A simple printing checklist

Robert LanePrinting

print safe colors and cmyk values

Behind the scenes at the printer there are many operations that must take place in order for your job to be printed correctly. But there are also quite a few pitfalls that can be avoided by putting together a simple checklist for pre-flighting your own files before sending them to your printer. This simple checklist will save you time and money. Even the veterans of print design forget these simple tasks. You will not find any advanced tips here, just the basics.

1
Check your images

Make sure your images are in CMYK color mode. There are advanced features that could be taken into consideration here, but for now just make this happen. Open the images in Photoshop and change the color mode to CMYK. (CMYK stands for cyan, magenta, yellow, black) This simply places your images in the correct color space for printing. It is required, or at least should be. If your images are in any other color mode, the printer should contact you and let you know that your images need to be converted. This is may cost you time and money.

2
Check your resolution

Your images should be at least 300dpi. You could definitely split some hairs over this issue. And I will agree that there are arguments for not necessarily needing to have images at 300 dots per inch. But why would the printer say to have images at 300dpi if they didn’t need them at that resolution for your best chance at high quality printing? I have actually created a Photoshop action that will place my images in CMYK color mode, set the resolution to 300dpi all while saving out an uncompressed .tif for print. If you would like to download the action click here. (Caution: Action will save you time and close your files for you!) Actually if you need something a little different with your action I would love to help.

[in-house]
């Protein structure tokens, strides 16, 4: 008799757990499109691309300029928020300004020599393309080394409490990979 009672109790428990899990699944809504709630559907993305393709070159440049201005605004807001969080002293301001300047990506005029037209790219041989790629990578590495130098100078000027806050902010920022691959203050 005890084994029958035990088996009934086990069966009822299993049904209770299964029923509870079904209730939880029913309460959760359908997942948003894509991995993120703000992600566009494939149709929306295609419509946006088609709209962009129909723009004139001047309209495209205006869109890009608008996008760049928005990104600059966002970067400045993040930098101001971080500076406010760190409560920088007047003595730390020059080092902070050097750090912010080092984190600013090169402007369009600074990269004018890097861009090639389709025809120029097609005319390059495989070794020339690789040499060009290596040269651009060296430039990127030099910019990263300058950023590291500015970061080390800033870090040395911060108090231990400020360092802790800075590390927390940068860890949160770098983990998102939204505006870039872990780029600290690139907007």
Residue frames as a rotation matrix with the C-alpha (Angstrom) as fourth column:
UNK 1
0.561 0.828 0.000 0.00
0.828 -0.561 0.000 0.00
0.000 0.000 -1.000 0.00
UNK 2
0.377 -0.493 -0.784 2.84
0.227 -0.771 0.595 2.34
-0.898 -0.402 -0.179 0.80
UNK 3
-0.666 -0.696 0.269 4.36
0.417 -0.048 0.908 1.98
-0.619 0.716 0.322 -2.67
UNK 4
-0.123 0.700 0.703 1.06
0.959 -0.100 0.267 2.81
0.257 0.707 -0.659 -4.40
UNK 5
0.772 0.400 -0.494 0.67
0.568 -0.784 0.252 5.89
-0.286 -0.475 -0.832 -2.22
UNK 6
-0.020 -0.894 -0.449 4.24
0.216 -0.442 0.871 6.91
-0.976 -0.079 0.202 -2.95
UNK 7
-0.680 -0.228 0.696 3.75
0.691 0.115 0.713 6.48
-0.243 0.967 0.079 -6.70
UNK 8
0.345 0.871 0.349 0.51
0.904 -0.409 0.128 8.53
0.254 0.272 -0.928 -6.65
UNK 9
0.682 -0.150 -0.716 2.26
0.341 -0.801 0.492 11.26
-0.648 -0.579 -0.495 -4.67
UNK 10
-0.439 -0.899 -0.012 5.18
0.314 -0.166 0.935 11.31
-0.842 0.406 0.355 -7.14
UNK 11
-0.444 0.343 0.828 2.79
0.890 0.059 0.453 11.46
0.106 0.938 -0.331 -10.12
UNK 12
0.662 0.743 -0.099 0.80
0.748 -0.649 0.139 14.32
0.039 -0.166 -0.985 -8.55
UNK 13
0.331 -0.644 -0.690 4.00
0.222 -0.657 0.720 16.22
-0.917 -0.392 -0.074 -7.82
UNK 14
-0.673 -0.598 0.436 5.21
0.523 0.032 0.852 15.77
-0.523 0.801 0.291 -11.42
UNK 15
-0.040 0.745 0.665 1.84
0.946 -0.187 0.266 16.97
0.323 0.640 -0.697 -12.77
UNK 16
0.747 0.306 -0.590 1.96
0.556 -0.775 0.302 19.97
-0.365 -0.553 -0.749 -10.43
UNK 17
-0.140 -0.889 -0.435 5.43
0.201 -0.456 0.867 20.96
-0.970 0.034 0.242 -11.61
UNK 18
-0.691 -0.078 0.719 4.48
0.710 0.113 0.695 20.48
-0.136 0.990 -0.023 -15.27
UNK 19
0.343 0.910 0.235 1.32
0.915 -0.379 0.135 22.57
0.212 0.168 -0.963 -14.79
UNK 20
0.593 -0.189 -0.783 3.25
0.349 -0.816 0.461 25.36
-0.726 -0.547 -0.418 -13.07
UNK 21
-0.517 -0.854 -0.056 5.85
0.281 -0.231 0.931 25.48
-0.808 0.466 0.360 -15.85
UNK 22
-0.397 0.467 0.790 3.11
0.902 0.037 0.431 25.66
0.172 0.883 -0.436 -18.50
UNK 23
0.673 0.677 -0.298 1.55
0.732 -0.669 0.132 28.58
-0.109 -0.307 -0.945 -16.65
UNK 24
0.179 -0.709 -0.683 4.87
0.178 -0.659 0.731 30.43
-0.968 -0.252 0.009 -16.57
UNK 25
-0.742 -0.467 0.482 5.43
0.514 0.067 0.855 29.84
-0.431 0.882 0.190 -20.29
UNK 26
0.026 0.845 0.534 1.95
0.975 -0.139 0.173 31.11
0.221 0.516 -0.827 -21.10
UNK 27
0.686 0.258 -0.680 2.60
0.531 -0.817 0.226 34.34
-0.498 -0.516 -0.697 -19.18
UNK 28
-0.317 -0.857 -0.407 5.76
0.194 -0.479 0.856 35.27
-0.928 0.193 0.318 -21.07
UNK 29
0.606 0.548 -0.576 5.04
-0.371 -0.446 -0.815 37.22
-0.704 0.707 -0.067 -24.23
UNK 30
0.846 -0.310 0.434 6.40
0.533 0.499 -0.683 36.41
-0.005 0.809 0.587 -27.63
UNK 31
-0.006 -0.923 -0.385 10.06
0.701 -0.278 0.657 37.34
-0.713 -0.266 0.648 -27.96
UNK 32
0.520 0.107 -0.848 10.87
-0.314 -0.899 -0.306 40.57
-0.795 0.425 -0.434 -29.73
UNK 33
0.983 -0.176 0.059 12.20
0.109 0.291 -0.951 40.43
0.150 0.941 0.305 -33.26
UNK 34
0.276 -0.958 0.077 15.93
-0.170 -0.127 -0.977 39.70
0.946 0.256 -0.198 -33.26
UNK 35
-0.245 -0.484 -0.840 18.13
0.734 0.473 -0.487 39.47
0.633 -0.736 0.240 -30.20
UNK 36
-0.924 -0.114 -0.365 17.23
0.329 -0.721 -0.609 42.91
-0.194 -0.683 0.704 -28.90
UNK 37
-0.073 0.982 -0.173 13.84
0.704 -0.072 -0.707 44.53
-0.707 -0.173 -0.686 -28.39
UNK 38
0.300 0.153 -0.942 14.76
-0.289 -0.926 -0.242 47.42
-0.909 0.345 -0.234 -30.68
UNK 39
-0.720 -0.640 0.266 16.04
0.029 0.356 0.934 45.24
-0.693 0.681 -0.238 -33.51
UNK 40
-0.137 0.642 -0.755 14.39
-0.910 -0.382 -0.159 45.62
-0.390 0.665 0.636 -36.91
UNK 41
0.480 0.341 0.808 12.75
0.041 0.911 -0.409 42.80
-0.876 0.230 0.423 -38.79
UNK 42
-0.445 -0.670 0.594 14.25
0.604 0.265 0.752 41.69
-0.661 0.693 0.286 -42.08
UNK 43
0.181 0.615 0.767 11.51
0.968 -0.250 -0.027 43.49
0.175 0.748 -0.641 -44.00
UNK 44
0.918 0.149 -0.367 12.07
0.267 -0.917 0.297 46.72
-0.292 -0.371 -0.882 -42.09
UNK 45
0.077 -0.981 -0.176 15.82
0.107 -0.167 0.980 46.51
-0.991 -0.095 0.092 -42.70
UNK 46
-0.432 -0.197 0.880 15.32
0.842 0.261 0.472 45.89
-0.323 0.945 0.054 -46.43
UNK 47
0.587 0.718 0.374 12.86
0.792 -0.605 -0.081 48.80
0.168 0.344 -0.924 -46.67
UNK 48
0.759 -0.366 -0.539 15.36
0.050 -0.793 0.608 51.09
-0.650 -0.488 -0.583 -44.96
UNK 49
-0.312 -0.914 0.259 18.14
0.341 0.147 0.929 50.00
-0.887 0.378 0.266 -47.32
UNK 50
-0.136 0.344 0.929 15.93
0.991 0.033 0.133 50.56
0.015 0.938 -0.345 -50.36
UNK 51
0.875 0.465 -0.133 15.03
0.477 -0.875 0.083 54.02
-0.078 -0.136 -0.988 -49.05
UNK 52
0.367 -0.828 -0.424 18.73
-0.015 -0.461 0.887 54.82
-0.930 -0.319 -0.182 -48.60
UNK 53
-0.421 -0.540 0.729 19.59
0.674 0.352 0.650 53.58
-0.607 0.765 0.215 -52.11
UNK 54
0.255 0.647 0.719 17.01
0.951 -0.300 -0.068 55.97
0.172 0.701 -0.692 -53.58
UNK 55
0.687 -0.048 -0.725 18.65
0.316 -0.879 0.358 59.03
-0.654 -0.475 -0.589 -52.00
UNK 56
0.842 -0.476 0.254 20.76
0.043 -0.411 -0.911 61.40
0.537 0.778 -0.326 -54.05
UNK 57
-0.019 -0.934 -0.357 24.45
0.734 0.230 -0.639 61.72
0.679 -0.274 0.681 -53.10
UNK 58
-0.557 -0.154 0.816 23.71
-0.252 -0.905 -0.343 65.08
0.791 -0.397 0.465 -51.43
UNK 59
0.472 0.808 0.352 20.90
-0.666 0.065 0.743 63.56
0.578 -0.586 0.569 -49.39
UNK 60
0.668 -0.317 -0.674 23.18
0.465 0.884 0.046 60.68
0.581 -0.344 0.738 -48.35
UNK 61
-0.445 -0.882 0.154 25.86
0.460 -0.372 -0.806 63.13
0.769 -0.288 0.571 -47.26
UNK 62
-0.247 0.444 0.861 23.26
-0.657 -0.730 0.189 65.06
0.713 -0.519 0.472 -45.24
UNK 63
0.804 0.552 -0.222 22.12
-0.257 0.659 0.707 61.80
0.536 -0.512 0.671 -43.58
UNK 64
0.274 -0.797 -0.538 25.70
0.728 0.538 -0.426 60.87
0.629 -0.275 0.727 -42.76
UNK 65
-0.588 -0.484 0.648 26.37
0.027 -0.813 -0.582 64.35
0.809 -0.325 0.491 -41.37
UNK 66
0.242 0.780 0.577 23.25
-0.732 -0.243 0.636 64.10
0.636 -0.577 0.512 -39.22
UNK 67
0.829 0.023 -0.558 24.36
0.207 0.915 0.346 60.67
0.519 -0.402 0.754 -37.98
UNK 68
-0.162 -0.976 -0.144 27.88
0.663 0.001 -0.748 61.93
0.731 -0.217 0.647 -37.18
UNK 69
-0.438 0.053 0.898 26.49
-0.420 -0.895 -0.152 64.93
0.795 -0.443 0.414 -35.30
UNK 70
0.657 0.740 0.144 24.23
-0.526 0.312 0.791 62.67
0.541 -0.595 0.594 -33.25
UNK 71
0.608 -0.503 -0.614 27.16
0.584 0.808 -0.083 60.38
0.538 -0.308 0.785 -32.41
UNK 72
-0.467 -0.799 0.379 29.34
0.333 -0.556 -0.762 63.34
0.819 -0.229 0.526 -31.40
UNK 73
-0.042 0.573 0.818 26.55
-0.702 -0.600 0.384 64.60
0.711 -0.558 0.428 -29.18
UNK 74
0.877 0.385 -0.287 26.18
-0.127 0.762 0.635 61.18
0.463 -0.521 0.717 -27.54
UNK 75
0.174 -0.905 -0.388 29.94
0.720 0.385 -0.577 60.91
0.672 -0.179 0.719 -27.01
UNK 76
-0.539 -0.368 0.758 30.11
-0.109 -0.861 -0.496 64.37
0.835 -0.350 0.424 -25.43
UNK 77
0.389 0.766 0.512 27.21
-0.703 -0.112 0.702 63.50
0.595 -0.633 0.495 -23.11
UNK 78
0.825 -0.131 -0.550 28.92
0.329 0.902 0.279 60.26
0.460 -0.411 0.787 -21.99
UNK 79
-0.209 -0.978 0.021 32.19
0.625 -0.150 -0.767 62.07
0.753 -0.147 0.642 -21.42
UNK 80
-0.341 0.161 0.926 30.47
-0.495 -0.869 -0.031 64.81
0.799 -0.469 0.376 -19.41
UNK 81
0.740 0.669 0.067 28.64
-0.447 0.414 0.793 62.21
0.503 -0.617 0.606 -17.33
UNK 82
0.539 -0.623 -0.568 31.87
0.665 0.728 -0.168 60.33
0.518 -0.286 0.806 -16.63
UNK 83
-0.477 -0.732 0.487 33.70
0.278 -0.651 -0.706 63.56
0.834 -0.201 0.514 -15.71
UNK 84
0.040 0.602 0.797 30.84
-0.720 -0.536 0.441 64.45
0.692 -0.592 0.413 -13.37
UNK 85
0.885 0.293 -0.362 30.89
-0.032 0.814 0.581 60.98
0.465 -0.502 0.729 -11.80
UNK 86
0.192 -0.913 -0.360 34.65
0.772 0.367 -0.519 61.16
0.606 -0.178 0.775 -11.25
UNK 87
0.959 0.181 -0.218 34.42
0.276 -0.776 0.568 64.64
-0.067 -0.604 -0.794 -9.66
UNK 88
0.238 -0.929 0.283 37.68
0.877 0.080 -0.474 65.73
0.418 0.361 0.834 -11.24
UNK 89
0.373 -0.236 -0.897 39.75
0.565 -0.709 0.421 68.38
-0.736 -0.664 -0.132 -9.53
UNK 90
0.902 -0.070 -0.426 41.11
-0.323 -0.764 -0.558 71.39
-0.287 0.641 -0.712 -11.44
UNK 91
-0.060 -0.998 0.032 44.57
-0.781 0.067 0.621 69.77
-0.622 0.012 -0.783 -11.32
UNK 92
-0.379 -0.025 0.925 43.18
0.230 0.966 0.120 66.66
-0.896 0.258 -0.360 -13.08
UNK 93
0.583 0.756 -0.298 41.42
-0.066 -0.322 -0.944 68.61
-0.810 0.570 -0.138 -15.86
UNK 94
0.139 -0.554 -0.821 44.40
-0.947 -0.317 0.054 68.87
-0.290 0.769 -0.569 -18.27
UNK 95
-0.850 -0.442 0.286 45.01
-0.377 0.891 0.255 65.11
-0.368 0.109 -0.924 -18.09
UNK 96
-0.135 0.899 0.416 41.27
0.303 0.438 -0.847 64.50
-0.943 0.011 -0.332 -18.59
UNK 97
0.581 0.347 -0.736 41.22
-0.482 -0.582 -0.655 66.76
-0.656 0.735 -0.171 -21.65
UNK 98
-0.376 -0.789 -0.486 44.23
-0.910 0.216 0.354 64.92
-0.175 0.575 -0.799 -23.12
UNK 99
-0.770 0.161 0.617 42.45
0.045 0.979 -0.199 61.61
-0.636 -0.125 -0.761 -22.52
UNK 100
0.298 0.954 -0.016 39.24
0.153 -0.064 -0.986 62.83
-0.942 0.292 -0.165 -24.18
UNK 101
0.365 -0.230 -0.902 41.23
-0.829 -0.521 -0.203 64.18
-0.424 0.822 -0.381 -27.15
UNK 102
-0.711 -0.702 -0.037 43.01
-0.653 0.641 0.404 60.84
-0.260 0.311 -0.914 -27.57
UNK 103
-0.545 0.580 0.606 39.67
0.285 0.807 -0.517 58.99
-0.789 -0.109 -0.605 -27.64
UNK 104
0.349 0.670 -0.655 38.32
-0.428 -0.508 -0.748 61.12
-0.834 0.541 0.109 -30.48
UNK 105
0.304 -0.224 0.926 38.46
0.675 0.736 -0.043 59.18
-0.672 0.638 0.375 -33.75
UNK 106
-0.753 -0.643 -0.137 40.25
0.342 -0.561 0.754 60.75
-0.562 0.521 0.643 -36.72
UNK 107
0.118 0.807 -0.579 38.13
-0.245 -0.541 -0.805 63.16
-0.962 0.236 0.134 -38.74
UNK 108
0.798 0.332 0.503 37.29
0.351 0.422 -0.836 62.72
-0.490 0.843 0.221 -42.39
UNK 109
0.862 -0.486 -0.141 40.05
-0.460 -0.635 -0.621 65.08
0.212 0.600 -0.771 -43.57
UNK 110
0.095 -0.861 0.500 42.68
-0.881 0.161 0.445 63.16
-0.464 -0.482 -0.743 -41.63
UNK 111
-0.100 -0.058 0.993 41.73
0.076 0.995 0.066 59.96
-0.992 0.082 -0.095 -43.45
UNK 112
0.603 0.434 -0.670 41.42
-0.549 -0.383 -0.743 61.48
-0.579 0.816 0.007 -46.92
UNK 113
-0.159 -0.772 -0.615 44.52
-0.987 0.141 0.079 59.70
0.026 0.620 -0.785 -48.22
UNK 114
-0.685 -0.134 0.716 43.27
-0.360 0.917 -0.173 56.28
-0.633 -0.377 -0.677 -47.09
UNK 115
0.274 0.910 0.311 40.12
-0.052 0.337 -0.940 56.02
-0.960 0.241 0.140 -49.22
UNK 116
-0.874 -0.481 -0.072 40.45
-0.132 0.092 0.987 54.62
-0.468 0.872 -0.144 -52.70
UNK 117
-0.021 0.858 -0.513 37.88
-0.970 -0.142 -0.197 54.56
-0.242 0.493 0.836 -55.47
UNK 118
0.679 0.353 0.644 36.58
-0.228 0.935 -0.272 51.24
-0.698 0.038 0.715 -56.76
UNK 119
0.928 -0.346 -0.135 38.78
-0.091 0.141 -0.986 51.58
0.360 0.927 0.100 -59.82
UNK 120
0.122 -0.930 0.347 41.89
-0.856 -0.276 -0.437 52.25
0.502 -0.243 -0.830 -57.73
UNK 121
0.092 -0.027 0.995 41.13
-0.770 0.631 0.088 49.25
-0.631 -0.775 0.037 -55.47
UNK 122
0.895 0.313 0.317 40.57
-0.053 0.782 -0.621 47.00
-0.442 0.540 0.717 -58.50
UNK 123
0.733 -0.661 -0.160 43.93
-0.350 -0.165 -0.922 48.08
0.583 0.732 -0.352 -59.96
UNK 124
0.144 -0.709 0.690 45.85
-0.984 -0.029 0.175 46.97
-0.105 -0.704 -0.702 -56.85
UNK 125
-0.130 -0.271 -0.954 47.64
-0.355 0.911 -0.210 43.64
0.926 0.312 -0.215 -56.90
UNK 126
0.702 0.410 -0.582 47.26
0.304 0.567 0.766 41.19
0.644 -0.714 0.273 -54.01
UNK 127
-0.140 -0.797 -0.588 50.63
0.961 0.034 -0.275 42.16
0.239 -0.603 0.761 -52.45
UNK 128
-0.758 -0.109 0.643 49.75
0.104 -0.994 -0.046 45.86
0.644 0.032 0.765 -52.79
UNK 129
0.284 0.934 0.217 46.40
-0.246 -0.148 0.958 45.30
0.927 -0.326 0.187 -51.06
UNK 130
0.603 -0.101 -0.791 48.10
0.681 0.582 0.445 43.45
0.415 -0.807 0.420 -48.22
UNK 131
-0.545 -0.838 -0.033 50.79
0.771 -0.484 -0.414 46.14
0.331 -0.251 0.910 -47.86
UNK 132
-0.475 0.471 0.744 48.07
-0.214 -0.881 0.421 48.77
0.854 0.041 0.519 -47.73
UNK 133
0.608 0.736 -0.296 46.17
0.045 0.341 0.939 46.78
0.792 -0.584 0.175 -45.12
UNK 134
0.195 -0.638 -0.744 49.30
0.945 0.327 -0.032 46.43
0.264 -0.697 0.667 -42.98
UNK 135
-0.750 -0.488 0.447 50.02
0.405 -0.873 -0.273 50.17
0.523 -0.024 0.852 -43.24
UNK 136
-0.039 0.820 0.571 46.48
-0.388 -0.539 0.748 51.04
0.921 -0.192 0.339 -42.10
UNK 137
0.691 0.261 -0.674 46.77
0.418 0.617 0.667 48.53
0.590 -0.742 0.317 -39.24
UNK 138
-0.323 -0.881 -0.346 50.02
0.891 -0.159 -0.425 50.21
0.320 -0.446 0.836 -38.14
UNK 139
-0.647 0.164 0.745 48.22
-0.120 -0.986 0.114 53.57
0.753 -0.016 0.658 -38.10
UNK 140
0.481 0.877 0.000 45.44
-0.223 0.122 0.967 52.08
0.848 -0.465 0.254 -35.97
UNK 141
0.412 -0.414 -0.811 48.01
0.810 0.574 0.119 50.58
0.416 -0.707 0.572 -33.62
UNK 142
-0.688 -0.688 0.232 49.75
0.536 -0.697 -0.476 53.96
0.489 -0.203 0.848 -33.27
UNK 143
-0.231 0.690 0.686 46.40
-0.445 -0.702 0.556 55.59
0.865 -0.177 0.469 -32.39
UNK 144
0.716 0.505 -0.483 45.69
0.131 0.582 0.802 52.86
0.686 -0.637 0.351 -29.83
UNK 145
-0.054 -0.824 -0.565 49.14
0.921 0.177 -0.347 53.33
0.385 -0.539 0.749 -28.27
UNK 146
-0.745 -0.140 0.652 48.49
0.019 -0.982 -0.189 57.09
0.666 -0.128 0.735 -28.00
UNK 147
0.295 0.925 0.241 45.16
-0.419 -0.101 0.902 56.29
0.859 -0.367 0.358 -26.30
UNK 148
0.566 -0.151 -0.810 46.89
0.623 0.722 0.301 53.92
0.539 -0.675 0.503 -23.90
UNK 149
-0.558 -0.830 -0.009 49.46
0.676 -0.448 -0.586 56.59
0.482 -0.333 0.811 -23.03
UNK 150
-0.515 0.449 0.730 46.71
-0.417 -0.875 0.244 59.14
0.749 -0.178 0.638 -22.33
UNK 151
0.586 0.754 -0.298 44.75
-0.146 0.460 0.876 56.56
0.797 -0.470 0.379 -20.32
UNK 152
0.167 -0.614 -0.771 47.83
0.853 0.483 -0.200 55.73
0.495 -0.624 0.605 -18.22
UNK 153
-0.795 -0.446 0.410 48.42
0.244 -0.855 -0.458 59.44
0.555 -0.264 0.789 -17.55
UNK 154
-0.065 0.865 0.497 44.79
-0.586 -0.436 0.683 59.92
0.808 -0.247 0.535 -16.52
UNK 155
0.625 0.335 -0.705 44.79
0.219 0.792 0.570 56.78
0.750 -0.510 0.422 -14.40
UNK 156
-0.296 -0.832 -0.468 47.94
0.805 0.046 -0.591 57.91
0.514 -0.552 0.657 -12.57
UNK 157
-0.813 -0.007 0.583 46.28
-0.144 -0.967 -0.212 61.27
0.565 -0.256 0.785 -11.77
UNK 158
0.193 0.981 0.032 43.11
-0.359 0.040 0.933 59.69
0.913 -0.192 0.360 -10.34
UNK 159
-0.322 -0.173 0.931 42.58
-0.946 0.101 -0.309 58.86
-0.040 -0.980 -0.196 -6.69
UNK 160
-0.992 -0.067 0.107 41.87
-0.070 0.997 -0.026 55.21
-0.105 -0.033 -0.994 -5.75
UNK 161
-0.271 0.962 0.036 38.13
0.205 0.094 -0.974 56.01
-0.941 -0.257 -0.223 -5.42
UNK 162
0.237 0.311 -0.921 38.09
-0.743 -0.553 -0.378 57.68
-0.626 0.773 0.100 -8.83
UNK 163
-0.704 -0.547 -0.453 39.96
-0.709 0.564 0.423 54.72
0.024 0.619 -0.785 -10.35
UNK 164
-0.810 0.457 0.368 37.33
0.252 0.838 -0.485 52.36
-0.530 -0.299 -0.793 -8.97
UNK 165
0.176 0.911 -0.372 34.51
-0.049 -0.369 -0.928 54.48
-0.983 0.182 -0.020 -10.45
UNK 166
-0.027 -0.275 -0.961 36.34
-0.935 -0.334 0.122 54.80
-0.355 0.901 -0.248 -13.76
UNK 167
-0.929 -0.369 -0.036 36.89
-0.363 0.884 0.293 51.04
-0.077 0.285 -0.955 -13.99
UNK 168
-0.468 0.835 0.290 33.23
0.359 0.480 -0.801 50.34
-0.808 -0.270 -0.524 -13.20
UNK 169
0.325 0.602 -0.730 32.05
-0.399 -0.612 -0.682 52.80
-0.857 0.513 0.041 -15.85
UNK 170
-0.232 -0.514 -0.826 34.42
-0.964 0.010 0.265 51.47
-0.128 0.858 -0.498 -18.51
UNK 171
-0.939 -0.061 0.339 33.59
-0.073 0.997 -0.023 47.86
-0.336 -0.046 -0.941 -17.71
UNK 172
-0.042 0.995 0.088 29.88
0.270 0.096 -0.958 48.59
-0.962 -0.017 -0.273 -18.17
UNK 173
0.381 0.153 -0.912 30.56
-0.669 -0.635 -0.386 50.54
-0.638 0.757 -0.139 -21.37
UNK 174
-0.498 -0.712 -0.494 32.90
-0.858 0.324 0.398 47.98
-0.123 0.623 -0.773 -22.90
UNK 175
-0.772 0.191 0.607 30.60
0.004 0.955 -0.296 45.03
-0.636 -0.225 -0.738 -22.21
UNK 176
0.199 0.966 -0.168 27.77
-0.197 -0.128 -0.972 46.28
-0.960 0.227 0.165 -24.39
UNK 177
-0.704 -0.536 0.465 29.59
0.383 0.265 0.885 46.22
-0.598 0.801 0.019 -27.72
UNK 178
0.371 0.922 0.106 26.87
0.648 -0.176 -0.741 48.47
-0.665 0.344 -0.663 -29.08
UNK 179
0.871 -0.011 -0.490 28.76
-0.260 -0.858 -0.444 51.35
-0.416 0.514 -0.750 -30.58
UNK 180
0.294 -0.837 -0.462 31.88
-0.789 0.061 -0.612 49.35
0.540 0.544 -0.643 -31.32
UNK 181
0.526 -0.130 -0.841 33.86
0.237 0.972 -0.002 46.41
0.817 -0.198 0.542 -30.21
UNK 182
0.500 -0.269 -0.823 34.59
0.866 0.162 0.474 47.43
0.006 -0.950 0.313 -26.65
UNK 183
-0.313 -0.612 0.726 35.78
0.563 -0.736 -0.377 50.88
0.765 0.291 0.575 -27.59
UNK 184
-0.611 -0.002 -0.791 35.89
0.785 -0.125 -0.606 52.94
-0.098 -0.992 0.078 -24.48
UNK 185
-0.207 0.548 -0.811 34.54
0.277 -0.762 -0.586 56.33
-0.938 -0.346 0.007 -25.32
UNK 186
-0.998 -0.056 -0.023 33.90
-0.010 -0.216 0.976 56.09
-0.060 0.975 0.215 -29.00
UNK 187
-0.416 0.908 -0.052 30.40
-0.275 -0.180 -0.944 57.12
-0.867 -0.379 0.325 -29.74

3
Check your dimensions

Check for an eighth inch(.125″) bleed on all sides of your document. Again there are arguments about not needing this much bleed, but I assure you that I am not trying to start a debate. This is my rule of thumb for bleed and I am sticking to it. While I am on the subject, make sure that all important text and images are at least this same distance(.125″) from the trim edge. I figured I would squeeze that one in with the bleed since they are quite similar.

Nothing fancy, but important to remember none the less. Maybe I will get into folding and spot colors in the future, but for now keep these three tips always in mind. Use the action for your images in Photoshop and all you will have to remember is the bleed. Really the biggest piece of advice that I could give is to talk with your printer. This precludes all previous advice. If you can, talk with someone in the Prepress Department. They are usually busy fixing files that came into the printer wrong so most printers don’t allow direct contact to Prepress personnel, but you can try. Anyway, I trust this helps. And happy, quality printing!

Quick Question:
Is there anything I’ve missed? Share your tips for perfect printing in the comments below.